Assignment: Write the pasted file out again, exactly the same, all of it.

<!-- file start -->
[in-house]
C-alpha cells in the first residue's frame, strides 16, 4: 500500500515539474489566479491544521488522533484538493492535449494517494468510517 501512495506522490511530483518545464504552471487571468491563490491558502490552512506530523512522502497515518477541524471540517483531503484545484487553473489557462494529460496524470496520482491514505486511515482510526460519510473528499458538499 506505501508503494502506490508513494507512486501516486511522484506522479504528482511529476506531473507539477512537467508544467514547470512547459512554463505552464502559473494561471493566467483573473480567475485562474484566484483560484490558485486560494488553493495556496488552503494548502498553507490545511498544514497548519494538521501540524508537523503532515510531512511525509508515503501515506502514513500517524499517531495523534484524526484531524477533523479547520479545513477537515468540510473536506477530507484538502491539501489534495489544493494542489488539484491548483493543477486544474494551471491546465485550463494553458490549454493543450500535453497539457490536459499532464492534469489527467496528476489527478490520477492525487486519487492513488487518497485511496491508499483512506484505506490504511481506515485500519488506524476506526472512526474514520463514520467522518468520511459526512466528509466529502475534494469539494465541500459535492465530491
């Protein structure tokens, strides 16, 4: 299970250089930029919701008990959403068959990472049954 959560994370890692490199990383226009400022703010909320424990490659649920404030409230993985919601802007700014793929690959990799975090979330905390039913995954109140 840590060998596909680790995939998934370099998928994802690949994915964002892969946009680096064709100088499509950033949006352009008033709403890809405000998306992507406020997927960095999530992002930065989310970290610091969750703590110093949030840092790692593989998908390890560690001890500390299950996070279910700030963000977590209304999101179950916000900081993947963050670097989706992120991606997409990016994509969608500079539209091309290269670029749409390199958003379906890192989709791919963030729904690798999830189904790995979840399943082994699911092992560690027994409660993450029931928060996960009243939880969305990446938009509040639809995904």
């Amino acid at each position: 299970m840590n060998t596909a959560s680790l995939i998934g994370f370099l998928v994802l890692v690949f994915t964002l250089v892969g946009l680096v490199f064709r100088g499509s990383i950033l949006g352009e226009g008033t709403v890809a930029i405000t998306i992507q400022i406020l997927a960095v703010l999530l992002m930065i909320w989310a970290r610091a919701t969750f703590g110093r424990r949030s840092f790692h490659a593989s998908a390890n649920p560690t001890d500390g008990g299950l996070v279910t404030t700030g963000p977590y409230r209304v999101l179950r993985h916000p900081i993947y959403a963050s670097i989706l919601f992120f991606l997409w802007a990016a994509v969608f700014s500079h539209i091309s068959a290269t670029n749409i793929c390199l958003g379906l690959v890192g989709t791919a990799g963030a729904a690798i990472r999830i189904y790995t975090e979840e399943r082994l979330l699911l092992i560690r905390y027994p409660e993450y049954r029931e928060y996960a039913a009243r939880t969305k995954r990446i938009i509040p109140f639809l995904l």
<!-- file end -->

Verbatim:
[in-house]
C-alpha cells in the first residue's frame, strides 16, 4: 500500500515539474489566479491544521488522533484538493492535449494517494468510517 501512495506522490511530483518545464504552471487571468491563490491558502490552512506530523512522502497515518477541524471540517483531503484545484487553473489557462494529460496524470496520482491514505486511515482510526460519510473528499458538499 506505501508503494502506490508513494507512486501516486511522484506522479504528482511529476506531473507539477512537467508544467514547470512547459512554463505552464502559473494561471493566467483573473480567475485562474484566484483560484490558485486560494488553493495556496488552503494548502498553507490545511498544514497548519494538521501540524508537523503532515510531512511525509508515503501515506502514513500517524499517531495523534484524526484531524477533523479547520479545513477537515468540510473536506477530507484538502491539501489534495489544493494542489488539484491548483493543477486544474494551471491546465485550463494553458490549454493543450500535453497539457490536459499532464492534469489527467496528476489527478490520477492525487486519487492513488487518497485511496491508499483512506484505506490504511481506515485500519488506524476506526472512526474514520463514520467522518468520511459526512466528509466529502475534494469539494465541500459535492465530491
């Protein structure tokens, strides 16, 4: 299970250089930029919701008990959403068959990472049954 959560994370890692490199990383226009400022703010909320424990490659649920404030409230993985919601802007700014793929690959990799975090979330905390039913995954109140 840590060998596909680790995939998934370099998928994802690949994915964002892969946009680096064709100088499509950033949006352009008033709403890809405000998306992507406020997927960095999530992002930065989310970290610091969750703590110093949030840092790692593989998908390890560690001890500390299950996070279910700030963000977590209304999101179950916000900081993947963050670097989706992120991606997409990016994509969608500079539209091309290269670029749409390199958003379906890192989709791919963030729904690798999830189904790995979840399943082994699911092992560690027994409660993450029931928060996960009243939880969305990446938009509040639809995904």
């Amino acid at each position: 299970m840590n060998t596909a959560s680790l995939i998934g994370f370099l998928v994802l890692v690949f994915t964002l250089v892969g946009l680096v490199f064709r100088g499509s990383i950033l949006g352009e226009g008033t709403v890809a930029i405000t998306i992507q400022i406020l997927a960095v703010l999530l992002m930065i909320w989310a970290r610091a919701t969750f703590g110093r424990r949030s840092f790692h490659a593989s998908a390890n649920p560690t001890d500390g008990g299950l996070v279910t404030t700030g963000p977590y409230r209304v999101l179950r993985h916000p900081i993947y959403a963050s670097i989706l919601f992120f991606l997409w802007a990016a994509v969608f700014s500079h539209i091309s068959a290269t670029n749409i793929c390199l958003g379906l690959v890192g989709t791919a990799g963030a729904a690798i990472r999830i189904y790995t975090e979840e399943r082994l979330l699911l092992i560690r905390y027994p409660e993450y049954r029931e928060y996960a039913a009243r939880t969305k995954r990446i938009i509040p109140f639809l995904l």